Property Rent Rises
Sunshine Coast residential property rent rises were the fifth highest in Australia over the last financial year, according to new analysis by CoreLogic.
The data reveals the coast’s median rent value grew by 17.8% to $621 i
n the year to June, only behind rent rises in South-East Tasmania, Darwin, Mandurah and Richmond-Tweed.
The next highest rent rise in the state occurred in Central Queensland, where the median rent rose 15.4% to $407.
This was followed in Queensland by the Gold Coast (up 13.8% to $600), Brisbane East (up 11.2% to $566), Wide Bay (up 10.1% to $379), Toowoomba (up 9.8% to $391) and Mackay-Isaac-Whitsunday (up 9.0% to $444). Brisbane Inner City’s median rent grew by 5.4% to $522.
REGIONS STILL OUTPACING THE CAPITAL CITIES
CoreLogic Head of Australian Research Eliza Owen says overall Australian rent values rose 6.6% over the financial year.
“Regional Australian rental markets have generally outperformed those across the capital cities, rising 11.3% over the year compared with a 5.0% rise in capital city rents,” she points out.
“But some of the highest growth across rent and property values has occurred in lifestyle markets. Here, remote work may have enabled more ‘tree-change’ and ‘sea-change’ movement among Australians in capital cities.
“There may also have been an increase in the purchase of holiday homes throughout the pandemic, which would restrict stock available for longer term rental accommodation.”
RENTS SET TO ROCKET IN BRISBANE
Meanwhile, Propertyology Head of Research Simon Pressley is warning of a rental squeeze in Brisbane. He says asking rents for standard Brisbane houses may increase by as much as $5000 per annum by the end of the 2022 calendar year.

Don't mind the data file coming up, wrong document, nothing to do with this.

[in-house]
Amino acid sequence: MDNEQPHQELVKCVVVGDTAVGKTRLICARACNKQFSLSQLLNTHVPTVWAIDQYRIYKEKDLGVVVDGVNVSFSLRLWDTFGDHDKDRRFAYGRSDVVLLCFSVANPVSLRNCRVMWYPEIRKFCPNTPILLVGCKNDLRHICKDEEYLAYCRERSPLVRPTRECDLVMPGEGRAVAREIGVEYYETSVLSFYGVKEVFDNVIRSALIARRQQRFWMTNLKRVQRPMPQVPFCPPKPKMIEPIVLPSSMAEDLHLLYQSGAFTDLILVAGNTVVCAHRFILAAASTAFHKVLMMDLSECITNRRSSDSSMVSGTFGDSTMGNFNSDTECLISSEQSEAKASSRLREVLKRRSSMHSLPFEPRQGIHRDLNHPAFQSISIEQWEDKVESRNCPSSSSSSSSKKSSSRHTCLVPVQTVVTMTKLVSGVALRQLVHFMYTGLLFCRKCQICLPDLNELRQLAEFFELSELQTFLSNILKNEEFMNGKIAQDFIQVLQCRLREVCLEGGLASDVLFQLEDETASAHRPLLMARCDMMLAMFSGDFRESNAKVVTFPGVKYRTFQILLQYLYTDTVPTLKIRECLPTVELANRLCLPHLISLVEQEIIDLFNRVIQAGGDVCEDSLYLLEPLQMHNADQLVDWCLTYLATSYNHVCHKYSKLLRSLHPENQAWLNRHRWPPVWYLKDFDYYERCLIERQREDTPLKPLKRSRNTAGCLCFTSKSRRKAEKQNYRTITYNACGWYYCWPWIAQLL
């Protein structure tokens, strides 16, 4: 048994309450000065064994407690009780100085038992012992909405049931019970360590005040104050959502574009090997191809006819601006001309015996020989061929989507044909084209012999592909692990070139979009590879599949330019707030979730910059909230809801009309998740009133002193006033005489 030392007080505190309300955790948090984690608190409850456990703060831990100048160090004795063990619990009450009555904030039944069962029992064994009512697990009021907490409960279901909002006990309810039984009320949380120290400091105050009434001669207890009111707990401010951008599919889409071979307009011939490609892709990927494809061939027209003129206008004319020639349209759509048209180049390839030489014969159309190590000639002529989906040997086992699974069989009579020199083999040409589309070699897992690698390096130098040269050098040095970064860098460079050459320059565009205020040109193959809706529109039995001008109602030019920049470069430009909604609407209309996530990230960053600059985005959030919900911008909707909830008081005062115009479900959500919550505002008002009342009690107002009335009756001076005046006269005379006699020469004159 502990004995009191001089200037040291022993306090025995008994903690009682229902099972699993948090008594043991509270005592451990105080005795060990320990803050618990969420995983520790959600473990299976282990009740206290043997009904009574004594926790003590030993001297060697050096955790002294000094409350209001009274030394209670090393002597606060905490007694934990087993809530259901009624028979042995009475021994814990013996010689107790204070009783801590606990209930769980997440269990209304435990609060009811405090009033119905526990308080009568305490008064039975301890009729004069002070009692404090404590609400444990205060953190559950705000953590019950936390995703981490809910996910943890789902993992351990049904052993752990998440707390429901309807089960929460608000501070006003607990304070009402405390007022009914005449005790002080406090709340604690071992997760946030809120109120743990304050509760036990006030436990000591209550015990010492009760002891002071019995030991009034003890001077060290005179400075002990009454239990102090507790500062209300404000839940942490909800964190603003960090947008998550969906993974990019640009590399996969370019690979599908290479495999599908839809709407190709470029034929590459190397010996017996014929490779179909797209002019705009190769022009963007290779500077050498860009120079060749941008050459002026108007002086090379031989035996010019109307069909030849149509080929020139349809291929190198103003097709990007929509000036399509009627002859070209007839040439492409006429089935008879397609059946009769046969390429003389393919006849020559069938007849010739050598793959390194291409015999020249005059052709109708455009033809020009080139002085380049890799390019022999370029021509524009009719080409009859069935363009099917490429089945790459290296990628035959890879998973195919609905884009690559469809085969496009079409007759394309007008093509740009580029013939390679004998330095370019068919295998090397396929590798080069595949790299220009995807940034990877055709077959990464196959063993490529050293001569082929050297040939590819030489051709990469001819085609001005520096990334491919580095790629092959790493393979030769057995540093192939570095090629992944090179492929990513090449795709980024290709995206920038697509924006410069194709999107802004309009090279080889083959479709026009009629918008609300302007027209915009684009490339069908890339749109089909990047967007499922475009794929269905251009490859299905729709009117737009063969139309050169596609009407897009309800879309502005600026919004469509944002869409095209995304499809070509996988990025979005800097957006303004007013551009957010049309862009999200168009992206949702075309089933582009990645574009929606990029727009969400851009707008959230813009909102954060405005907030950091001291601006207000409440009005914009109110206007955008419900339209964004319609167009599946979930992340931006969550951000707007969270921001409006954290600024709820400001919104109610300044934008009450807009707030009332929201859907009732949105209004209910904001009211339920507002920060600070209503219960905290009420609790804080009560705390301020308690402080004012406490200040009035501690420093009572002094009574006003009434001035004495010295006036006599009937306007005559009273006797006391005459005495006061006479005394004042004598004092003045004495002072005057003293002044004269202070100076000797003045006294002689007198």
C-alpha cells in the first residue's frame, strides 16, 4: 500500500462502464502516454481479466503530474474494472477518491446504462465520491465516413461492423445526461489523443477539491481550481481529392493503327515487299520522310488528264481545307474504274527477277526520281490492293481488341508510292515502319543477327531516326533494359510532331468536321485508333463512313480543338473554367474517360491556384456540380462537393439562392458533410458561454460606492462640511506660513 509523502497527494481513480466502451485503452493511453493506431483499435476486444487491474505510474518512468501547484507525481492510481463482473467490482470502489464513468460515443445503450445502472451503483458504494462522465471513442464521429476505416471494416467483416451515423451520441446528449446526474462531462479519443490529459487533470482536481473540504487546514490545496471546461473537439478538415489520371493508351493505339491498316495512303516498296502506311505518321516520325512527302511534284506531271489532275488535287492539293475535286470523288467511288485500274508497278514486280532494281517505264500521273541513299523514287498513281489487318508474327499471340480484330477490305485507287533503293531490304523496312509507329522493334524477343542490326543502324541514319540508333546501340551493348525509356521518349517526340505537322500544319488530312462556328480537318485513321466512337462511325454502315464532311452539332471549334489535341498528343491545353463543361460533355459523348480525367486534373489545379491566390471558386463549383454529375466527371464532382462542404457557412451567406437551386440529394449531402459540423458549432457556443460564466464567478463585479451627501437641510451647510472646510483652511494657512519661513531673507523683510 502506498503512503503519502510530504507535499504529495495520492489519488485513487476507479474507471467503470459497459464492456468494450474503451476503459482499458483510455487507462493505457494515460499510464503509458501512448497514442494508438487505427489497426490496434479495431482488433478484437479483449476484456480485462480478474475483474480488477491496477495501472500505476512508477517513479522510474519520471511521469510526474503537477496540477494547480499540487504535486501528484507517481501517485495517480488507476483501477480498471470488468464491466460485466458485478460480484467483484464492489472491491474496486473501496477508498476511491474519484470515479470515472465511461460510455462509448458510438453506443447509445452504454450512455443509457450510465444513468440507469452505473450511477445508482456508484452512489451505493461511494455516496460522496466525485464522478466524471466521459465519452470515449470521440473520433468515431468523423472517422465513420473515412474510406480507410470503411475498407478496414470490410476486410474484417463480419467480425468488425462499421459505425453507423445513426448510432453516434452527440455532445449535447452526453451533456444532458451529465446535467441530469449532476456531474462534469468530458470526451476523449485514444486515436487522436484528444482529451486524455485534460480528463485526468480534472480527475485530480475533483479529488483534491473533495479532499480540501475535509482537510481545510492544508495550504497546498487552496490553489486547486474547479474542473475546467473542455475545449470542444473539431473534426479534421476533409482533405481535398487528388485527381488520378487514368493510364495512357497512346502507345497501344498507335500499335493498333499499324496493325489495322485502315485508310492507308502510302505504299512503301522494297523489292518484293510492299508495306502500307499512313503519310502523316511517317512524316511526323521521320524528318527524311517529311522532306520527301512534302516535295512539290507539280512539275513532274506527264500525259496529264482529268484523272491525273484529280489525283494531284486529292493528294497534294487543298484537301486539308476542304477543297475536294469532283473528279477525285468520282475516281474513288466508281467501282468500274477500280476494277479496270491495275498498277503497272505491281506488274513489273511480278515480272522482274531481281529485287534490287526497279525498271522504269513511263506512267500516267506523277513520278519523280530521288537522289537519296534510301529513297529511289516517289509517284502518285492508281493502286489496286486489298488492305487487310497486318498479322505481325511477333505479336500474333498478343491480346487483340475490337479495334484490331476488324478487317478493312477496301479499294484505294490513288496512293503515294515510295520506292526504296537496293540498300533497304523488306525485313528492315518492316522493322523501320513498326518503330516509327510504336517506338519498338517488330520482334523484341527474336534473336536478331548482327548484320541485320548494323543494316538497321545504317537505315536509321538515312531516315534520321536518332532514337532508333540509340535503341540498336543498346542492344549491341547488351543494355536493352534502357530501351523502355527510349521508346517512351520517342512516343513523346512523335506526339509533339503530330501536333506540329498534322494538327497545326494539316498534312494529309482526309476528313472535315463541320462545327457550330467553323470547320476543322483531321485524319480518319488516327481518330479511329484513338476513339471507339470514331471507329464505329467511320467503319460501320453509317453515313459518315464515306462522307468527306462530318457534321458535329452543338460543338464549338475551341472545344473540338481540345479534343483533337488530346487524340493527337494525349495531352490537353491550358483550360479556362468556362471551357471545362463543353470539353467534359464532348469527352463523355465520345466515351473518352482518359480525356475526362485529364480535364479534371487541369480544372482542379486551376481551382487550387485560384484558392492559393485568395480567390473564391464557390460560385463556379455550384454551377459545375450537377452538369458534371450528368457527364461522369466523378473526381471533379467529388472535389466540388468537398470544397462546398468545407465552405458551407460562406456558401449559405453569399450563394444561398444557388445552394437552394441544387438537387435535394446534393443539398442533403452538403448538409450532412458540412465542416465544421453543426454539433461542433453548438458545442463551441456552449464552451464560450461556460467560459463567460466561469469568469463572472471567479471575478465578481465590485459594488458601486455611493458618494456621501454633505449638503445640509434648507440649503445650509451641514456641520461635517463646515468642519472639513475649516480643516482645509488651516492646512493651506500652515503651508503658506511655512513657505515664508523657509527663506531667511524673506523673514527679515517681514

Pressley points out that, for much of the past 20 years, Brisbane’s rental supply and demand held an equilibrium that caused rent prices to flatline.
“But, at the end of June 2021, there were only 4520 residential dwellings advertised across Greater Brisbane,” Pressley says. “That is a massive reduction from 9222 dwellings five years’ earlier when 230,000 fewer people lived in Brisbane.”
THE HEADWINDS FACED BY INVESTORS
Pressley says rental supply started to decline from 2015 when investors faced concerns about “unpredictable tax policy changes, new state government legislation diluting asset owner’s fundamental rights, very restrictive credit policies and an underwhelming market outlook”.
“Bearing in mind that investing is a discretionary action which involves a preparedness to assume risk, the aforementioned conditions produced significant reduction in property investor participation rates,” he argues.
Pressley notes Brisbane’s total population increase of 30,000 in calendar year 2020 is well down on the 50,000 it normally produces.
“Nonetheless, total rental demand still increases each and every year, and the volume of extra rental supply required has consistently fallen short for too long. As a result, Brisbane’s rental vacancy rates have consistently tightened in recent years.”
Pressley notes ABS data that reveals Brisbane received a 13,000 net gain in internal migration during calendar year 2020 – similar to previous years – but putting Sydney and Melbourne in the shade with net losses of 32,000 and 26,000 respectively.
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